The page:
xeni — 2014-06-17T15:15:46-04:00 — #1
jandrese — 2014-06-17T15:38:22-04:00 — #2
This one is going to be tough. I've already gotten the third degree on my Facebook feed from a lady who says that the vaccine causes more deaths than the disease and infringes on her religious rights.
Big fat no to bill nye. I was good friends with his family thru
highschool. And his vaccine pushing agenda violates religious freedom.
whooping cough is being spread more by the vaccinated than the
unvaccinated. There is NOT an epidemic of people dying from the
diseases we vax against, but there IS an epidemic of children being
maimed by the vaccines.
Look at the HUNDREDS of deaths and permanent injuries from the whooping cough vaccines.....
Now let's look at the NINE deaths from pertussis in all of 2013. Basic math shows where risk lies:
It most certainly does violate my religion....and i find it insulting you
make a mockery of it. I will not inject aborted fetal cells, animal
cells, and countless toxins into my body. Body and health are sacred.
Our Constitution protects our religious freedom. Our government is to uphold that document .
Contracting pertussis and recovering is not big deal....as is measles. Chickenpox,
etc. Contracting auto immune disease, brain injuries, and a long list
of other vaccine ailments should be personal choice. If you want
that...great. I dont. That list above lists only THE WORST and life
altering injuries....the hundreds of thousands of "minor" vaccine
reactions don't even make that list. My foster son with a frontal left
lobe damage, seizures, and life long impairments is not considered
severe enough to make that list. So if you factor in those "minor"
vaccine reactions, the numbers soar way above that of those contracting
the illnesses. And while we are on the subject of accurate reporting,
let's address the cdc attributing deaths to things like measles when the
person died from other means. If an AIDS patient catches chickenpox
then dies, they blame the pox....but in truth it was the aids that truly
harmed his body to the point where a harmless disease could kill
him....yet they add this death to the stats as if chickenpox is
something we all should fear.
This is what you are up against if you're trying to get rid of Whooping Cough. The idea that she was comparing two entirely different statistics (deaths in one year vs. deaths since records started being kept) was not something I was able to get through, nor that the deaths per year were low because of the vaccine, not in spite of it. I didn't push the argument any further because I've seen how that goes and I have better things to do than argue with someone I don't even know (friend of a friend) on the internet.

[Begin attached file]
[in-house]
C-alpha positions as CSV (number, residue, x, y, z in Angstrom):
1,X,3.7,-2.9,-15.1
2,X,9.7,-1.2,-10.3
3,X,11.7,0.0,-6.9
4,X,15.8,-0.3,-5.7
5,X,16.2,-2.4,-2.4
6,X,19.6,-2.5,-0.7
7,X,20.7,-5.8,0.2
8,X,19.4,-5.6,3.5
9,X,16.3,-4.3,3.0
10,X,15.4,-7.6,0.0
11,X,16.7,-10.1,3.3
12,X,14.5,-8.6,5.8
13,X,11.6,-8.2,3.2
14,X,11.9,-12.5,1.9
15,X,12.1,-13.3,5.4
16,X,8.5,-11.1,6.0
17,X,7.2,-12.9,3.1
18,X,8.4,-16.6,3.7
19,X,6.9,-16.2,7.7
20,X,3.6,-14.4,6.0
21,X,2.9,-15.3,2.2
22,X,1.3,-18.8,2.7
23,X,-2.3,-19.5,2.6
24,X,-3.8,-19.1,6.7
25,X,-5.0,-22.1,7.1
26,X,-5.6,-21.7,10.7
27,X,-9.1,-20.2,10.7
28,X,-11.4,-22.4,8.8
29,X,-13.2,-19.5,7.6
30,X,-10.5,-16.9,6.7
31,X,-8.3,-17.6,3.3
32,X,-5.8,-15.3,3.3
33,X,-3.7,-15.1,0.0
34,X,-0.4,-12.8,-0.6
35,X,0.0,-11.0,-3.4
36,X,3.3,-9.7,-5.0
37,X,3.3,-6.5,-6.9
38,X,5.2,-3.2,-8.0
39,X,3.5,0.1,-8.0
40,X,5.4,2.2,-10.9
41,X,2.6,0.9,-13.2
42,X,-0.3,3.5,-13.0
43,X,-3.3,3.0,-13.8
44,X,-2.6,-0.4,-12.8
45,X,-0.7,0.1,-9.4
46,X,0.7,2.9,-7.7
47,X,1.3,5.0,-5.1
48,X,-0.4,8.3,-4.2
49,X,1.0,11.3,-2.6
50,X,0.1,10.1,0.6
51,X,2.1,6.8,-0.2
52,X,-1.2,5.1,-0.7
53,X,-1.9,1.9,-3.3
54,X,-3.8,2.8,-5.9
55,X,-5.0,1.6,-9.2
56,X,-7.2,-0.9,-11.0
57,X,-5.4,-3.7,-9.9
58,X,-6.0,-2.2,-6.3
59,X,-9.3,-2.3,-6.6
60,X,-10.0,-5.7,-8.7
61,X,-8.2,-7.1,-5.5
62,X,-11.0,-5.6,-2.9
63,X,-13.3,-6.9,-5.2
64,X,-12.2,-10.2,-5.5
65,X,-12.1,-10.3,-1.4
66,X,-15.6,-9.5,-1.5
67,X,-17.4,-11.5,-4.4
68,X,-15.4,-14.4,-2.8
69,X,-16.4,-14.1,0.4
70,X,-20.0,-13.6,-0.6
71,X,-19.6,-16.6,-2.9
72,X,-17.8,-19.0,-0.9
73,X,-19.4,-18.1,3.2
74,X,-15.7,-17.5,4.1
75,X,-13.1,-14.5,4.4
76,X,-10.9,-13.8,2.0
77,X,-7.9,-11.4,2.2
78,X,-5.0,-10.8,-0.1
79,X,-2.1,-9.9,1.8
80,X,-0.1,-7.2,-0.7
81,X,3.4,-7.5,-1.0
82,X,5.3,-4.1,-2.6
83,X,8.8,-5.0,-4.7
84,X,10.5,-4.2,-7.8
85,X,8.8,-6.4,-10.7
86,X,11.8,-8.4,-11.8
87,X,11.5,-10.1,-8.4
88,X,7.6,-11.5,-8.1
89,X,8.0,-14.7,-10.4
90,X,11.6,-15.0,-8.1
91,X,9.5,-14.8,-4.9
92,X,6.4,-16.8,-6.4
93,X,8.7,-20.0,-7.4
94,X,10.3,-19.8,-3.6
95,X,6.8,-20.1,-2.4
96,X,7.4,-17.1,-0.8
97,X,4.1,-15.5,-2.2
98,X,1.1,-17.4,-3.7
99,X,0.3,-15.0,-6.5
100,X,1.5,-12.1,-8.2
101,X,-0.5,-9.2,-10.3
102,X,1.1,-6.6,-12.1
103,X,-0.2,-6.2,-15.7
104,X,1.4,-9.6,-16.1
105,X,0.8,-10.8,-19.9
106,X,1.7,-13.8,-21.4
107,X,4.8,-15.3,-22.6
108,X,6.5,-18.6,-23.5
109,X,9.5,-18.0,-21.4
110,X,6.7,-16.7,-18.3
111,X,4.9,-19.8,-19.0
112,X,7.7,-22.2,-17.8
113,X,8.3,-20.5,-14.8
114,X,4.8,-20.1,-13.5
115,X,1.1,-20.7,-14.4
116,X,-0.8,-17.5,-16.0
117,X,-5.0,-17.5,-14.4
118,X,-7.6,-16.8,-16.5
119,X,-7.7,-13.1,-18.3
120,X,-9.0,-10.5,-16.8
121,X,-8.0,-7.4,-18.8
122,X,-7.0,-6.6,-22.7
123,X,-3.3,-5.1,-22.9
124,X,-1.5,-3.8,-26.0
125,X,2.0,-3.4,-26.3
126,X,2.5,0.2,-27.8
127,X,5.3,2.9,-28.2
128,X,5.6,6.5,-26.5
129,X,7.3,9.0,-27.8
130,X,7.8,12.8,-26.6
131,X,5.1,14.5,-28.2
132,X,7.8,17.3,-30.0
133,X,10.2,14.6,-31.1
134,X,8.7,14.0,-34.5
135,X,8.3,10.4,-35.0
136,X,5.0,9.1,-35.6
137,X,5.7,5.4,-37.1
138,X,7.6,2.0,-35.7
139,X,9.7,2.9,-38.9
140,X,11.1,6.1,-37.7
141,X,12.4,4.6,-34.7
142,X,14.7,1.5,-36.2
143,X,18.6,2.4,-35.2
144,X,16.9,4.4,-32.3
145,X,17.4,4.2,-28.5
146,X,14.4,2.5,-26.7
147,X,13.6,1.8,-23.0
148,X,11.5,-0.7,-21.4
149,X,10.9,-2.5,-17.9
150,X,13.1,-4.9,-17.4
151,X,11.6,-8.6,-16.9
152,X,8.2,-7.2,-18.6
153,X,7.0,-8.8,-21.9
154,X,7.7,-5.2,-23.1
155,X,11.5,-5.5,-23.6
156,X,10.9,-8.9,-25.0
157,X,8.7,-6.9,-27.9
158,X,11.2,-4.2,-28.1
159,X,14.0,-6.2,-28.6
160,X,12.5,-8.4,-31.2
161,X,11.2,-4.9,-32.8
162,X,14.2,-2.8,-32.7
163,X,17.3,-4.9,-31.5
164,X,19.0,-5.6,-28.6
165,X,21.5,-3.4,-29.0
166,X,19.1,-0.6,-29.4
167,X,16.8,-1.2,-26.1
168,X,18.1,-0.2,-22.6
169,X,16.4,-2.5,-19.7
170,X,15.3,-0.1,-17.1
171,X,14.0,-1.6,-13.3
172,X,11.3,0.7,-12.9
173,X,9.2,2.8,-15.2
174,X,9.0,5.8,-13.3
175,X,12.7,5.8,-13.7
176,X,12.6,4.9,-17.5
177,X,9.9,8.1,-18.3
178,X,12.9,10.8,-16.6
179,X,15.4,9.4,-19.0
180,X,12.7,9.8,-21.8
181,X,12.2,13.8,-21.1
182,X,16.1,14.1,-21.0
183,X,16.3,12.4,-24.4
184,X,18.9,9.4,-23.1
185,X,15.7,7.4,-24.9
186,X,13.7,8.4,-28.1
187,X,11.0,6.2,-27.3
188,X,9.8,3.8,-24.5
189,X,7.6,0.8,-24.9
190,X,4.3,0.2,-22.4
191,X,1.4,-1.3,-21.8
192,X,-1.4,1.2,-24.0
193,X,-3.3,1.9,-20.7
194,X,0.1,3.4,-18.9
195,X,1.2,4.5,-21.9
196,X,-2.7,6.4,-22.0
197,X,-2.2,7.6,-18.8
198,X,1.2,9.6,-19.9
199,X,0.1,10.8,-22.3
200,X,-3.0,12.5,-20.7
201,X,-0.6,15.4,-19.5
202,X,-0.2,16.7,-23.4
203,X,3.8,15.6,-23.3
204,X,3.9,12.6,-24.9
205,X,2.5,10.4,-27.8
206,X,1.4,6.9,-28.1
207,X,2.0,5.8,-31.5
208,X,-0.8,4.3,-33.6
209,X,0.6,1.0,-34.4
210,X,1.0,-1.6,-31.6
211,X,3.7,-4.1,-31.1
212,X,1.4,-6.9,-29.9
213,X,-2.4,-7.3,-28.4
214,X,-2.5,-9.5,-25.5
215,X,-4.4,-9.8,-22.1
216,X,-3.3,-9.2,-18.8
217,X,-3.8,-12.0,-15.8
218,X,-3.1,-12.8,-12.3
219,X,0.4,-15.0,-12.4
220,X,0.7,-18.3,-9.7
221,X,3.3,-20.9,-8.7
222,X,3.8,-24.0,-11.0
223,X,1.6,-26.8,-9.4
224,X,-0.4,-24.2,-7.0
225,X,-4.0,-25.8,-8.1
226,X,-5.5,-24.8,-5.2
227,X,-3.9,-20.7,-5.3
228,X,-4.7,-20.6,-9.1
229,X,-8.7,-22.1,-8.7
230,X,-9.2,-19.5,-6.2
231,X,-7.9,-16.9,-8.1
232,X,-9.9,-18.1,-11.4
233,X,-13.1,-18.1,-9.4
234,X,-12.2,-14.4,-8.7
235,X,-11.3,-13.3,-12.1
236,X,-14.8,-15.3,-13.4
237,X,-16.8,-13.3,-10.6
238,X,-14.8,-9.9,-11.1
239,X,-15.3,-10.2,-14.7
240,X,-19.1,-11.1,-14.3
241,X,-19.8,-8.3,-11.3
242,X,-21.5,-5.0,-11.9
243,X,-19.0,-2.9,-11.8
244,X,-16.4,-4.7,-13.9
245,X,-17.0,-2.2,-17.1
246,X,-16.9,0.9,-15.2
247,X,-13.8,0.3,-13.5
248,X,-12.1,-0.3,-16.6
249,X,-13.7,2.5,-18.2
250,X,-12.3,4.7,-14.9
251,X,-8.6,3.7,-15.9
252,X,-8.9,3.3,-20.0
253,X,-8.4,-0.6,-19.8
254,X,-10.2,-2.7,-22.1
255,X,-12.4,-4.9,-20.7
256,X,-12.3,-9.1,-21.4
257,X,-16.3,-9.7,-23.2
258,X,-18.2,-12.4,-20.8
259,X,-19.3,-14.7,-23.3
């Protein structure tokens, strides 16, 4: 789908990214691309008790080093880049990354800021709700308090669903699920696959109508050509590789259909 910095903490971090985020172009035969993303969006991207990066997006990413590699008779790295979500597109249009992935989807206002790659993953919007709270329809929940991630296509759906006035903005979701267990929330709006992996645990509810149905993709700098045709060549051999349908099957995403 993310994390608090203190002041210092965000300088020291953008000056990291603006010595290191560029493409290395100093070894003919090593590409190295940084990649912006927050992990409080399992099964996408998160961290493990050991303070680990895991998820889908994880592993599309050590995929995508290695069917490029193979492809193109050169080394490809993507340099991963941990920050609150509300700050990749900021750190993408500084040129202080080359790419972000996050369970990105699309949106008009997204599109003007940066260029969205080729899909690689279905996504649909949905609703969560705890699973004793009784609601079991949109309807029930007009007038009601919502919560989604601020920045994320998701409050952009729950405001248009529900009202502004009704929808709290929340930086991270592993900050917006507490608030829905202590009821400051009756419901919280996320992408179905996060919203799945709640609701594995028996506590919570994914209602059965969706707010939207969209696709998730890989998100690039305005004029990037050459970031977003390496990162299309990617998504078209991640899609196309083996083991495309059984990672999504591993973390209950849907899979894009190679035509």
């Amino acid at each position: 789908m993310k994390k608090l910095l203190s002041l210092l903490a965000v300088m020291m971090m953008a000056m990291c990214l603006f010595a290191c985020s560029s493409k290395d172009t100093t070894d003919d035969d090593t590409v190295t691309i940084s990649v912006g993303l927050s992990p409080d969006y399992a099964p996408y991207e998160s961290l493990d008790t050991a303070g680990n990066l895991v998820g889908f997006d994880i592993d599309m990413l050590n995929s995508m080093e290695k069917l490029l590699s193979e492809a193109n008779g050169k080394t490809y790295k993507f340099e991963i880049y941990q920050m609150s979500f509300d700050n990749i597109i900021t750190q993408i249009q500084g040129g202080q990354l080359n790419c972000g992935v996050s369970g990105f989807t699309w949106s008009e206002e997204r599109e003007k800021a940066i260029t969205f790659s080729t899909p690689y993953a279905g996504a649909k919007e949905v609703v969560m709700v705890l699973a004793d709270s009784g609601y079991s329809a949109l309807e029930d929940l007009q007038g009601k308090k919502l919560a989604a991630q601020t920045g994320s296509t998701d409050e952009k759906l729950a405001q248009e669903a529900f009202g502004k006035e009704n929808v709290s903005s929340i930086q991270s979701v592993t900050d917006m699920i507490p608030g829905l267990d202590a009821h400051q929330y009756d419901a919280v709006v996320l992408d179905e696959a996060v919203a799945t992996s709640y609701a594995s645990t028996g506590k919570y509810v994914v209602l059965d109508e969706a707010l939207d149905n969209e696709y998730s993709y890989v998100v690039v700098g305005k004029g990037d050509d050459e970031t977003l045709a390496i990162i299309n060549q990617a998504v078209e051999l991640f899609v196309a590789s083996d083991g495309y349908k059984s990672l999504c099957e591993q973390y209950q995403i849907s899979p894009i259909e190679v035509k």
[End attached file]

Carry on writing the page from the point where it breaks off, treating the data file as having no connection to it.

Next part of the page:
delmania — 2014-06-17T16:14:24-04:00 — #3
You can't win against zealots. It's not even worth trying.
emo_pinata — 2014-06-17T16:15:05-04:00 — #4
9 people died of whooping cough and a single claim was filed saying someone died from Tdap and yet the evidence is supposed to support vaccines being bad? 25,000 reported cases, but we must stop all vaccination attempts because 159 unsubstantiated claims says there was injury or death!
I seriously hate people who skim the surface on a field and act as an expert, and a despise the ones that are lazy in their skimming and act as a belligerent expert in the field.
hmsgoose — 2014-06-17T16:18:09-04:00 — #5
Great, first she taught our kids to worship the devil on her devil show, now she wants to convince us to take devil's medicine. Such devilry with this one.
cowicide — 2014-06-17T18:02:37-04:00 — #6
We still don't have flying cars, we still use fossil fuels, people still cling to dogma and we need Buffy the Vampire Slayer to explain basic critical thinking to the masses.
This can't be 2014. Someone please tell me this isn't 2014.
haineux — 2014-06-17T18:05:38-04:00 — #7
Sure, no problem. IF you don't vaccinate, you are not welcome to come within 100 yards of me or my child. Sorry, Facebook weirdo zealot former-friends. My religion forbids it. And has a gazillion scientific studies to back it up.
gilbertwham — 2014-06-17T18:30:53-04:00 — #8
I dunno, I remember when shit like this was SF, and now it's the Future. We're fucked.
bobo — 2014-06-17T18:41:47-04:00 — #9
I'd be happy if we could just get Buffy to stab Ms. McCarthy through her vampire heart with a stake...